The SWP in PCS

Submitted by martin on 10 November, 2008 - 3:09 Author: A PCS activist

The Socialist Workers Party has three members on the NEC as part of the Left Unity slate – Sue Bond, one of the National Vice Presidents, Andy Reid, and Paul Williams.

Paul Williams is a serious trade union militant who AWL supporters suspect was placed on the NEC slate to stiffen the backbone of the SWP NEC members (for instance the then SWP NEC members, including Sue Bond, had supported the calling off the planned jobs, pay and pensions strike in 2005).

Whatever the case, the fact is that the SWP’s PCS members have pretty much supported the approach of the NEC to national pay and the other big issues affecting members throughout the years Left Unity has controlled PCS. In membership meetings SWP PCS members have repeatedly argued that the Left Unity/ Democracy Alliance is the right leadership to take PCS through the “big struggles ahead.”

They have repeatedly argued that that we either have a public sector fight back or there is nothing we can do – a recipe for years of doing nothing unless there is a dramatic increase in the strength of the serious Left across the public sector unions. Indeed SWP comrades in PCS have repeatedly publicly argued that the big lesson of the Miners' Strike of 1984 is that no one union can take on the state and win – no matter what the industrial issue, the political climate, and so on and so forth.

This puts them to the right of the General Secretary who, formally at least, argues that whilst a united public sector fight back would strengthen us all, PCS can and must win its own dispute on its own if need be. The SWP comrades have supported the NEC’s clearly hopeless policy of one day strikes separated by months, with members simply not being told what is happening in negotiations, or spun a line on the negotiations. On the key issues of pensions, jobs, pay, election and pay of full time officials, it is difficult to think of a distinctive SWP line from that of the PCS leadership.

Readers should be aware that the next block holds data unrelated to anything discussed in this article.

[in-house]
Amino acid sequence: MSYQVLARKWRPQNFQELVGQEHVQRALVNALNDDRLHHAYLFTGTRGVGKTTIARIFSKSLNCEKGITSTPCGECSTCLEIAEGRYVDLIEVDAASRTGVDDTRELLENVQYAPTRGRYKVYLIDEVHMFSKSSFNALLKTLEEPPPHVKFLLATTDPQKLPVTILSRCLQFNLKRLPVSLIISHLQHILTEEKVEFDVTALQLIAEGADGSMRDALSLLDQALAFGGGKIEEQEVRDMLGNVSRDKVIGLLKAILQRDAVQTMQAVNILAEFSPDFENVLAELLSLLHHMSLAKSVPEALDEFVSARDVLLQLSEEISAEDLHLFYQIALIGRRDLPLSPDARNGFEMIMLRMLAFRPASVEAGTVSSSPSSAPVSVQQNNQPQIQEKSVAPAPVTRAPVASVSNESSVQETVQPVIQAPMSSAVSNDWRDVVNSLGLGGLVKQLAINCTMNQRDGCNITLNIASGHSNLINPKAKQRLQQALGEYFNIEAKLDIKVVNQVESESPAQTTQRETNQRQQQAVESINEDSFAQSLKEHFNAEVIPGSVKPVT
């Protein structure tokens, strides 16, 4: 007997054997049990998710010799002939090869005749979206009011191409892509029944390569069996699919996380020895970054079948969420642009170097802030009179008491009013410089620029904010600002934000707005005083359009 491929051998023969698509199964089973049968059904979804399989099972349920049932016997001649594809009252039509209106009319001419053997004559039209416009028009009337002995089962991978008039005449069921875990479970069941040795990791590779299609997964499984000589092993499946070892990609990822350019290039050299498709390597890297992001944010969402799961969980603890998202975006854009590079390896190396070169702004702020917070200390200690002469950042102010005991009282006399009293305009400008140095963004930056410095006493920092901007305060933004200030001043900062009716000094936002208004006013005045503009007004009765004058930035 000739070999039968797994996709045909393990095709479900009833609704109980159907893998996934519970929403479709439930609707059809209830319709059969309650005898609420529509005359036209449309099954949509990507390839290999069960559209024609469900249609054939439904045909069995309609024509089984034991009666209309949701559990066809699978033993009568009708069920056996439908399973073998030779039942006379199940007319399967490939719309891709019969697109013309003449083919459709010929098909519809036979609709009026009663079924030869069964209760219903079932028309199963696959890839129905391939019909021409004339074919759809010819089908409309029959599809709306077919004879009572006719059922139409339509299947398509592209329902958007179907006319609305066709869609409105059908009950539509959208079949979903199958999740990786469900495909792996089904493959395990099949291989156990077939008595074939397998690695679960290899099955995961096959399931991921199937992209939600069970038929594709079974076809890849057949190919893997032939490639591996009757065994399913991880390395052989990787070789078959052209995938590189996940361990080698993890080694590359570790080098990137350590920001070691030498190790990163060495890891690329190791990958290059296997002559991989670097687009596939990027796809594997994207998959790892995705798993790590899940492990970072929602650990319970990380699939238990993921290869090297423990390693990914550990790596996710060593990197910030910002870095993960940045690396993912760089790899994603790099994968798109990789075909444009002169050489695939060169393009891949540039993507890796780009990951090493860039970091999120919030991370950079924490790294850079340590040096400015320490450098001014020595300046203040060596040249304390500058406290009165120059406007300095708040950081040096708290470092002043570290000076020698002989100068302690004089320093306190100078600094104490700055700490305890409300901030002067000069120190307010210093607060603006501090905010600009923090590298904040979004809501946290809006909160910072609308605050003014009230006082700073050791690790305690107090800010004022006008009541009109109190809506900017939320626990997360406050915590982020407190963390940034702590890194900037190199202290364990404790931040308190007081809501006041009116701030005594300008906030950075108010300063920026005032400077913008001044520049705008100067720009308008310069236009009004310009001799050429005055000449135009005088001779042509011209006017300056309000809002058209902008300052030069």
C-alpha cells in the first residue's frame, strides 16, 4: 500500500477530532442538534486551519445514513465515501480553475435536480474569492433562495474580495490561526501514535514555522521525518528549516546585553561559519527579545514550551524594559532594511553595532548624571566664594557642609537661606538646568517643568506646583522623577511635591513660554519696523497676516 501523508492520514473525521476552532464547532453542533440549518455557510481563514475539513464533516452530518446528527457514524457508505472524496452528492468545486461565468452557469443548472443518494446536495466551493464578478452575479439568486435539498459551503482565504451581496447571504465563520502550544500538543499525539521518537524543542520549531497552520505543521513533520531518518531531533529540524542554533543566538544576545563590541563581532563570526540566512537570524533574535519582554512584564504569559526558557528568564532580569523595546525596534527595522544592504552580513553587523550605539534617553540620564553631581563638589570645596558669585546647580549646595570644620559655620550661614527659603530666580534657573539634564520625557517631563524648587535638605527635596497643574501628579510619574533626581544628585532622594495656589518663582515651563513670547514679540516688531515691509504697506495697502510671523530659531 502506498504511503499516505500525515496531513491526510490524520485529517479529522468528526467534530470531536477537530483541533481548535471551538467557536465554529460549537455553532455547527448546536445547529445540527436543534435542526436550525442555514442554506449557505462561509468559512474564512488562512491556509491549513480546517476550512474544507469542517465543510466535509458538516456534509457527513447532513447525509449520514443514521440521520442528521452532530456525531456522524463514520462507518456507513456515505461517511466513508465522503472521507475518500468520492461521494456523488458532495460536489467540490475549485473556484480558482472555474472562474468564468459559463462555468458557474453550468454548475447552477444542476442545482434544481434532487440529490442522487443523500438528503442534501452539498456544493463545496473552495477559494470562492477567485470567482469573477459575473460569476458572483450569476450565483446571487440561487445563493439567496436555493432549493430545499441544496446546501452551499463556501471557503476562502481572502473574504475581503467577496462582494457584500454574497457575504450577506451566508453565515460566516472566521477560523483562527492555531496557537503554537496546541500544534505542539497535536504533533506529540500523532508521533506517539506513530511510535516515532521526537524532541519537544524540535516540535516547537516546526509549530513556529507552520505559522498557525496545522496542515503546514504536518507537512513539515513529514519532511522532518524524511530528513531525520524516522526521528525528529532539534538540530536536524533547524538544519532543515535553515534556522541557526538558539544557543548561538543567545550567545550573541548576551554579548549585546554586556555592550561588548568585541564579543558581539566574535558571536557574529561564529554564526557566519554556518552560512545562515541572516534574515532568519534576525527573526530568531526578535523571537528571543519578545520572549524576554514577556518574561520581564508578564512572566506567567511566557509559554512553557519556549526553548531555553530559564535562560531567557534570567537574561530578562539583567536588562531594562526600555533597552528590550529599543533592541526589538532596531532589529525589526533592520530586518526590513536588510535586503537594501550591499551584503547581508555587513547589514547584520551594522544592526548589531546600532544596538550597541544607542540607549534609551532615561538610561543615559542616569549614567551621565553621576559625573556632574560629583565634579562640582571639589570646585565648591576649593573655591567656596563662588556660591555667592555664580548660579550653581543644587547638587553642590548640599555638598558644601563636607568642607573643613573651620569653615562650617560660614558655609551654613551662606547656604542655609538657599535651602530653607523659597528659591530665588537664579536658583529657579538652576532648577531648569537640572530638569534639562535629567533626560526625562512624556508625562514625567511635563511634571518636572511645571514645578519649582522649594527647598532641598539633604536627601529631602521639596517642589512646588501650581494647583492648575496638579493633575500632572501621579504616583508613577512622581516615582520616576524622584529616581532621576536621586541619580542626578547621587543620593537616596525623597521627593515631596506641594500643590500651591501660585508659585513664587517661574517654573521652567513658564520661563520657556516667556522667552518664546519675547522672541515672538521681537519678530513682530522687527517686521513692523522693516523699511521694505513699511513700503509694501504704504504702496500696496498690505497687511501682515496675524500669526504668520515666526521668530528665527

Yet on its website, arguing that “the PCS had a chance to say that it was standing up to say workers won't pay for the crisis—this opportunity has been missed”, The SWP say, “The question of leadership is absolutely critical at the moment. We could have had nearly half a million workers on strike against Brown's pay policy over the next week. Instead we have none. That is not something that is inevitable, it is about political leadership.”

The fact is, however, that when the Left Unity elections come round in the New Year, determining who will be on the NEC slate, the SWP PCS members will not be running an alternative slate on an alternative programme for PCS members against the real leadership in PCS – the Socialist Party and its allies. Instead SWP comrades will loyally argue for all the current NEC members Left Unity/Democracy NEC members to be nominated in the subsequent PCS Branch AGMs. The SWP comrades will not be drawing any practical conclusions for their work within PCS from their analysis.

Despite the Socialist Worker website, the current PCS NEC will remain the right “political leadership” for PCS SWP members...unless the best elements of the SWP in PCS are persuaded that principled people draw practical conclusions from their analysis and that now means openly fighting for a different leadership in PCS. PCS activists should be putting that challenge to SWP brothers and sisters in PCS.

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